Mathematics Stack Exchange is a question and answer site for people studying math at any level and professionals in related fields. Join them; it only takes a minute:

Sign up
Here's how it works:
  1. Anybody can ask a question
  2. Anybody can answer
  3. The best answers are voted up and rise to the top

Could you give me a hint how to find $c$ in the asymptotic for the sum: $$ \sum_{k=0}^{\lfloor {n}/{2} \rfloor}\binom{n-k+1}{k}=(c+o(1))^n $$ and for $$ \max\limits_{a\leq n/2}\frac{\binom{n}{a}}{\sum_{k=0}^{a/2}\binom{n}{k}}=(c+o(1))^n $$

share|cite|improve this question
up vote 2 down vote accepted

HINT for the first problem: Note that $$F_{n+1}=\sum_{k=0}^{\lceil n/2\rceil}\binom{n+1-k}k\;,$$ where $F_n$ is the $n$-th Fibonacci number. (This can be proved without too much trouble by induction on $n$. Thus,

$$\sum_{k=0}^{\lfloor n/2\rfloor}\binom{n-k+1}k=\begin{cases} F_{n+1},&\text{if }n\text{ is even}\\ F_{n+1}-\binom{(n+1)/2}{(n+1)/2}=F_{n+1}-1,&\text{if }n\text{ is odd}\;. \end{cases}$$

You probably already know something about the asymptotics of the Fibonacci numbers.

For the second question see this answer.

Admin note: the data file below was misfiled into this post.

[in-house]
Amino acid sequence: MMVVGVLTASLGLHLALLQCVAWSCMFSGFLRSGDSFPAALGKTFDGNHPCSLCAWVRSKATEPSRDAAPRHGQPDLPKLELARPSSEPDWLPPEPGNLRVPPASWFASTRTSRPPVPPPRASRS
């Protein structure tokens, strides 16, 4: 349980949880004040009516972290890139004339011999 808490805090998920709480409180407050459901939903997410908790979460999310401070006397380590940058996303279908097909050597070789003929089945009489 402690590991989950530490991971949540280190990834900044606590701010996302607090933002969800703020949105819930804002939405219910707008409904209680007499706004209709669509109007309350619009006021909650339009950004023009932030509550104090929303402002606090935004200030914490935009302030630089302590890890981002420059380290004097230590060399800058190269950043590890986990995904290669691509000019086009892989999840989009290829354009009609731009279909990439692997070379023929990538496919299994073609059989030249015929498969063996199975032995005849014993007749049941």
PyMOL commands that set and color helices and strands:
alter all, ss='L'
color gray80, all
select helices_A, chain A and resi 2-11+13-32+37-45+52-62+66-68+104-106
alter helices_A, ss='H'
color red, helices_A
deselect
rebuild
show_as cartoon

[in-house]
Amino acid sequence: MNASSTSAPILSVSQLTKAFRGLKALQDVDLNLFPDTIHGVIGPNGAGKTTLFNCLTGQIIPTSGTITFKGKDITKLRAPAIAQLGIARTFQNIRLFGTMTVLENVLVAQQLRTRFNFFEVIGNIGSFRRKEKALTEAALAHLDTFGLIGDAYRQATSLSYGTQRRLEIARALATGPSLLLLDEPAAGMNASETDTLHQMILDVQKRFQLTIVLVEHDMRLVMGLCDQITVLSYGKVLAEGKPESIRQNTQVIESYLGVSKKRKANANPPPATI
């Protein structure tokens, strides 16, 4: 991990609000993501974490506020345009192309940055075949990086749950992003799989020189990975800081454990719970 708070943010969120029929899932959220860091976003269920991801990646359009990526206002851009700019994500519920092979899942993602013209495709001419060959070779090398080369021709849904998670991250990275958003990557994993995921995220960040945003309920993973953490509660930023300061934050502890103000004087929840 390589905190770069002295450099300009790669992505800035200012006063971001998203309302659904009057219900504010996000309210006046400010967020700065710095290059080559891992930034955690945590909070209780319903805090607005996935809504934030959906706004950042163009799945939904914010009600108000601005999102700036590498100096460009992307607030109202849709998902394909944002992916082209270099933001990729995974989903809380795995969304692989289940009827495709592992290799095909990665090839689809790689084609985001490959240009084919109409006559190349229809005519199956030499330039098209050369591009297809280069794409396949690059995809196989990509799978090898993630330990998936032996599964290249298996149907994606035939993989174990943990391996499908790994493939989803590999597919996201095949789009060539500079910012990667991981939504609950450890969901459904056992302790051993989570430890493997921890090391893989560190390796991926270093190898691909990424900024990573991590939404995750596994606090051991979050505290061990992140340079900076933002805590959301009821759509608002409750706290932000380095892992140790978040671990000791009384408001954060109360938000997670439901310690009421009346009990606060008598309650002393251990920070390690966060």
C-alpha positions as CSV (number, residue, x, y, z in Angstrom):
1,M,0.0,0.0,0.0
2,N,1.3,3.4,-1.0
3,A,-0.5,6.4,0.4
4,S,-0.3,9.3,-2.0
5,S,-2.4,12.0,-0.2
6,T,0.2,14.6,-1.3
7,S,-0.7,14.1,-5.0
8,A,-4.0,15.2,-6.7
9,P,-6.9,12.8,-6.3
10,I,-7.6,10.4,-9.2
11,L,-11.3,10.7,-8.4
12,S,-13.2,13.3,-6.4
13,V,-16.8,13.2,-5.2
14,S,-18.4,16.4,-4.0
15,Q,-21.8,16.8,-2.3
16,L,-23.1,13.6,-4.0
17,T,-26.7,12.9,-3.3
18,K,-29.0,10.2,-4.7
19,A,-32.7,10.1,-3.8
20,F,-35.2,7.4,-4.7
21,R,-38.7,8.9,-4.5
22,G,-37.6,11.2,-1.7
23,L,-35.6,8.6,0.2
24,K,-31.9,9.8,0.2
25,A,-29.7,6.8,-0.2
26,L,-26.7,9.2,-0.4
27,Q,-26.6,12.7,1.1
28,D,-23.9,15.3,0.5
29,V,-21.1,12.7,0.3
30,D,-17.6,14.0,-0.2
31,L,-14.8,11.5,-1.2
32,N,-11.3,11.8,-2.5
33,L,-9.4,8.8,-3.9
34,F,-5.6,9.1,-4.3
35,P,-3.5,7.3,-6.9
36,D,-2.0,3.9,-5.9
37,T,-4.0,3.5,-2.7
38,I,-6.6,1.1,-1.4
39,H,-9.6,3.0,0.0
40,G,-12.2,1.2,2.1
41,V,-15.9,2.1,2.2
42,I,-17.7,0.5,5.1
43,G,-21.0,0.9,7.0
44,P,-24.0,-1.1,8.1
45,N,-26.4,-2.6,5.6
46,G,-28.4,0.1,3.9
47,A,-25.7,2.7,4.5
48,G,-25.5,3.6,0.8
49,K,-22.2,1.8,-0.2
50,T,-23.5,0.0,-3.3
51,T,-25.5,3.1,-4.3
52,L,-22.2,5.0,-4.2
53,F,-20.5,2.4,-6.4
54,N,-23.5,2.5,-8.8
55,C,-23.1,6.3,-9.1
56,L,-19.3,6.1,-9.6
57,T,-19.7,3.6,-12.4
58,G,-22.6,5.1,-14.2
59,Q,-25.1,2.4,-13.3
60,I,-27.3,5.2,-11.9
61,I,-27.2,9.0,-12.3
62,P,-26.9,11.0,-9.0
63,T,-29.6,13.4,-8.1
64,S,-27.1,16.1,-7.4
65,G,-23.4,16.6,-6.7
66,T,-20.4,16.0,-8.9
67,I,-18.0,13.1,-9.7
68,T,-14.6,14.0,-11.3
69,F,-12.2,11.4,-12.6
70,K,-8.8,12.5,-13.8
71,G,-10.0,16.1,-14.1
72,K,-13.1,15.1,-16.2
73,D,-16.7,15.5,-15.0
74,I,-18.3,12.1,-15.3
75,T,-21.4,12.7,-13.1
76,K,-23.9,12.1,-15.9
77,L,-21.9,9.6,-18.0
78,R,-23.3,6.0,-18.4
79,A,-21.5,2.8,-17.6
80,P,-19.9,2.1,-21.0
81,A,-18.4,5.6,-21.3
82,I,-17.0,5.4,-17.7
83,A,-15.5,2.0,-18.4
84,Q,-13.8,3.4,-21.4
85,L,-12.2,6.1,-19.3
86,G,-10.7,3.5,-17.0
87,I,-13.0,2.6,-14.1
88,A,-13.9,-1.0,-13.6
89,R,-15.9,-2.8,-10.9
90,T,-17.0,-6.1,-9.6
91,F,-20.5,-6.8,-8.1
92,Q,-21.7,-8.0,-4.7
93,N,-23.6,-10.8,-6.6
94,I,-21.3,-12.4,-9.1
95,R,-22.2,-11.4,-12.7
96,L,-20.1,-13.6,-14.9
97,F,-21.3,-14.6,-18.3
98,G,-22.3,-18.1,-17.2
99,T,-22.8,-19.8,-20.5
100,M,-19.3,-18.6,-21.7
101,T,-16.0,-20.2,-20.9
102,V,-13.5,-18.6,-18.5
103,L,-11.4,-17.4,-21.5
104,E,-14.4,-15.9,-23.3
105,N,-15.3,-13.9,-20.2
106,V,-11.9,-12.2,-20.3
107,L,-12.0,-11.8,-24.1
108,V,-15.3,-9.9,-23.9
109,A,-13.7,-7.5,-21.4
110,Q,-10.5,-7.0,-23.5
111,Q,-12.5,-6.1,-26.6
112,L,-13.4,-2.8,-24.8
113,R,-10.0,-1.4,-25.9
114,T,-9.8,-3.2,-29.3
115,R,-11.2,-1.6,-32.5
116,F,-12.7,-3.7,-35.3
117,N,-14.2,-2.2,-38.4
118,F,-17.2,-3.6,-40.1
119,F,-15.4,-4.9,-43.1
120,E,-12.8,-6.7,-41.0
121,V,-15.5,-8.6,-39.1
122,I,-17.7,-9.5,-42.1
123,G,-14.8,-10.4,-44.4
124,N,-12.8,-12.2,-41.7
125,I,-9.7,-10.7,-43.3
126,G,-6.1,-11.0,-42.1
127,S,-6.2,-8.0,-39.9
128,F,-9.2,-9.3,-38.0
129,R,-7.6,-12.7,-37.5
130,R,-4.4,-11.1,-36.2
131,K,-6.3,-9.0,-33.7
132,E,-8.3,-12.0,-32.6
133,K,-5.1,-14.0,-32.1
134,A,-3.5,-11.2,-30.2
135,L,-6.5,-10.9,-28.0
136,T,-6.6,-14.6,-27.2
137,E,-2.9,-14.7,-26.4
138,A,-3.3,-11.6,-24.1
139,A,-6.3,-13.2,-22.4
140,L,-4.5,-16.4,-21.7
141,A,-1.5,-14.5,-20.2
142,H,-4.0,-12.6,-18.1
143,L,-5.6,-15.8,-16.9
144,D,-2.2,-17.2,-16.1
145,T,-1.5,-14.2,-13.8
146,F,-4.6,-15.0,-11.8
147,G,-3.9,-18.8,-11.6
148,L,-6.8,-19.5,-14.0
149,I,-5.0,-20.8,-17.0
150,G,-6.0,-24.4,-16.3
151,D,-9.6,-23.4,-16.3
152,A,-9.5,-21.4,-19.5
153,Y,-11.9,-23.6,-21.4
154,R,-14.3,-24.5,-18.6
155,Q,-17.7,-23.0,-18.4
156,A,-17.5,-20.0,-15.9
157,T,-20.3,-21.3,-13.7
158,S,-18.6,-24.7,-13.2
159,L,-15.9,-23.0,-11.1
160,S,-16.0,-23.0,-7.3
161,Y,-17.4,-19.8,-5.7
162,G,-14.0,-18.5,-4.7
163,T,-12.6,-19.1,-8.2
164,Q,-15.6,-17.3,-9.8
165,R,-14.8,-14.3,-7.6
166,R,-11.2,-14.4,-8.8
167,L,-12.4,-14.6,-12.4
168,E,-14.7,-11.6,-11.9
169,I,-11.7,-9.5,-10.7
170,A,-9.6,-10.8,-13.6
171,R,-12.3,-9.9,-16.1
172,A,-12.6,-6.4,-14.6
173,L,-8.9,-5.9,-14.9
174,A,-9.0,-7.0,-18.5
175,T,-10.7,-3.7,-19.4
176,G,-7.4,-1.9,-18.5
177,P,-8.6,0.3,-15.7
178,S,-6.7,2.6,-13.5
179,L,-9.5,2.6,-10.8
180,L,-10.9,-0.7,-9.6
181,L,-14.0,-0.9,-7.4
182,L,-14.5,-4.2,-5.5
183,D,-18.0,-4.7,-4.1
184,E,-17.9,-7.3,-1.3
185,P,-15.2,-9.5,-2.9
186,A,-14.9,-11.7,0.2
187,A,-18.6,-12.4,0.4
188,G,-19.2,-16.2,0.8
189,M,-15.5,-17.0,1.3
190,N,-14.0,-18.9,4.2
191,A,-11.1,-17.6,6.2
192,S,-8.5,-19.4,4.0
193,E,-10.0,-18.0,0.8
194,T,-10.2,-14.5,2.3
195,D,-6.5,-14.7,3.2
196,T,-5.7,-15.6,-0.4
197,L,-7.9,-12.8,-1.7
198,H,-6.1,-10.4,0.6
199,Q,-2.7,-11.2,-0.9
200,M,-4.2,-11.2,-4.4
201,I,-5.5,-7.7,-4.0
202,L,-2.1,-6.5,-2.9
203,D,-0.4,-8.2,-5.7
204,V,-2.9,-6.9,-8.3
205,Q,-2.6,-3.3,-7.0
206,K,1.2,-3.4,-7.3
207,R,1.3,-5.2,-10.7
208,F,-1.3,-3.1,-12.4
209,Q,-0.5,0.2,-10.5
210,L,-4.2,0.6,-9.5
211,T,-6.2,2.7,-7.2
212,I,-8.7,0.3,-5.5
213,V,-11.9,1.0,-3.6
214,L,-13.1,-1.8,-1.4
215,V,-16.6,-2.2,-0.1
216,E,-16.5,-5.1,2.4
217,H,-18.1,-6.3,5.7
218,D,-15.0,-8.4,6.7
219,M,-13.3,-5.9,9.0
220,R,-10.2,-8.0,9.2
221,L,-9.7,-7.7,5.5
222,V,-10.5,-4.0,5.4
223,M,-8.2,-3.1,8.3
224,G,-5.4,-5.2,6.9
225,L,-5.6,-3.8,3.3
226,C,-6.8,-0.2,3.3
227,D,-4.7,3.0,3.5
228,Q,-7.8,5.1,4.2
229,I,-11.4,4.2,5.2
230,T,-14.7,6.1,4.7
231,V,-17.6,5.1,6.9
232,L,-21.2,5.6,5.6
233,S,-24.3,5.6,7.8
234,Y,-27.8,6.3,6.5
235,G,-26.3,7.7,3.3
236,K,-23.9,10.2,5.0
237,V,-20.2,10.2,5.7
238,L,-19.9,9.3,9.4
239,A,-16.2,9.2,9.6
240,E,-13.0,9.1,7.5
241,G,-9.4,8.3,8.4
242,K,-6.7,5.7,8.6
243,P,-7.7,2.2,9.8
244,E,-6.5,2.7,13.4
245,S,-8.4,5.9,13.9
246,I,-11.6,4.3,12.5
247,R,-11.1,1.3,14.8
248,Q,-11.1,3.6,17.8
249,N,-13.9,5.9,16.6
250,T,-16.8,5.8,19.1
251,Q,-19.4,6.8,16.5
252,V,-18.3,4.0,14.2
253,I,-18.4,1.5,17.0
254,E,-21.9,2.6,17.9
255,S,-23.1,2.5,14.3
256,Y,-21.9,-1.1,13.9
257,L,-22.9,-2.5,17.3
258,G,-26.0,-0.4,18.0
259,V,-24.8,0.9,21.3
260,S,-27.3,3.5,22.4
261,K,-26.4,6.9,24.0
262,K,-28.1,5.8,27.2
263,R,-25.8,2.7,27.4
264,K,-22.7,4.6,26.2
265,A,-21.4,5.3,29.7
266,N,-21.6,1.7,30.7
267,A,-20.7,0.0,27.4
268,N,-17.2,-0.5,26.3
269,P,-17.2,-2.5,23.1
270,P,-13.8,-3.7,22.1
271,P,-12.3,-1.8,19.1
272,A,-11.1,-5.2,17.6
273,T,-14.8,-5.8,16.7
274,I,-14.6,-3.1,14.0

share|cite|improve this answer
Thanks. Are there any common way to solve such kind of problems? Any good reading? – aam Oct 28 '12 at 2:05
@WickedSpirit: I’m not really the one to ask, I’m afraid: I’ve done very little along these lines. I just happened to recognize the first sequence as being very close to a standard identity involving binomial coefficients and Fibonacci numbers. By the way, I don’t know whether it will help, but the denominator in the other one simplifies to $\binom{n+1}{(a/2)+1}$ by another standard identity. – Brian M. Scott Oct 28 '12 at 2:10

Your Answer


By posting your answer, you agree to the privacy policy and terms of service.

Not the answer you're looking for? Browse other questions tagged or ask your own question.